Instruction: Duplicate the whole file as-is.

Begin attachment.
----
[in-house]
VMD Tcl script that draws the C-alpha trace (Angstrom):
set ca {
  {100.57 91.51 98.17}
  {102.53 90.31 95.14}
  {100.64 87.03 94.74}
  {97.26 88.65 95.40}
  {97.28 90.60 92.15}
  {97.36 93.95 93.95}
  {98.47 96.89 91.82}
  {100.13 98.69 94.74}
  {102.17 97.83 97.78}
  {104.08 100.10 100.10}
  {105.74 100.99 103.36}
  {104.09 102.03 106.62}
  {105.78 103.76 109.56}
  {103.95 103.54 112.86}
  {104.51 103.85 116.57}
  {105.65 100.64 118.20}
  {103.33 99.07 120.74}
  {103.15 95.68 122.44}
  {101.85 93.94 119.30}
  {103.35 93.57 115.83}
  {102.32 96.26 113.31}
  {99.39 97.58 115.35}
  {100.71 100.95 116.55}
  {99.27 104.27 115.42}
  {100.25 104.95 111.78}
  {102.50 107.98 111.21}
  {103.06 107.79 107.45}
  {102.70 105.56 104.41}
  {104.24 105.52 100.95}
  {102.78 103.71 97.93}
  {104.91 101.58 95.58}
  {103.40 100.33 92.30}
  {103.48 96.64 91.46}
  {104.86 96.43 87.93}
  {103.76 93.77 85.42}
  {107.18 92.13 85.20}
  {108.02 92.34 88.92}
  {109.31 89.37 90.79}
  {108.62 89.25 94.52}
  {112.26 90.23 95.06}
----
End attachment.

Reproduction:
[in-house]
VMD Tcl script that draws the C-alpha trace (Angstrom):
set ca {
  {100.57 91.51 98.17}
  {102.53 90.31 95.14}
  {100.64 87.03 94.74}
  {97.26 88.65 95.40}
  {97.28 90.60 92.15}
  {97.36 93.95 93.95}
  {98.47 96.89 91.82}
  {100.13 98.69 94.74}
  {102.17 97.83 97.78}
  {104.08 100.10 100.10}
  {105.74 100.99 103.36}
  {104.09 102.03 106.62}
  {105.78 103.76 109.56}
  {103.95 103.54 112.86}
  {104.51 103.85 116.57}
  {105.65 100.64 118.20}
  {103.33 99.07 120.74}
  {103.15 95.68 122.44}
  {101.85 93.94 119.30}
  {103.35 93.57 115.83}
  {102.32 96.26 113.31}
  {99.39 97.58 115.35}
  {100.71 100.95 116.55}
  {99.27 104.27 115.42}
  {100.25 104.95 111.78}
  {102.50 107.98 111.21}
  {103.06 107.79 107.45}
  {102.70 105.56 104.41}
  {104.24 105.52 100.95}
  {102.78 103.71 97.93}
  {104.91 101.58 95.58}
  {103.40 100.33 92.30}
  {103.48 96.64 91.46}
  {104.86 96.43 87.93}
  {103.76 93.77 85.42}
  {107.18 92.13 85.20}
  {108.02 92.34 88.92}
  {109.31 89.37 90.79}
  {108.62 89.25 94.52}
  {112.26 90.23 95.06}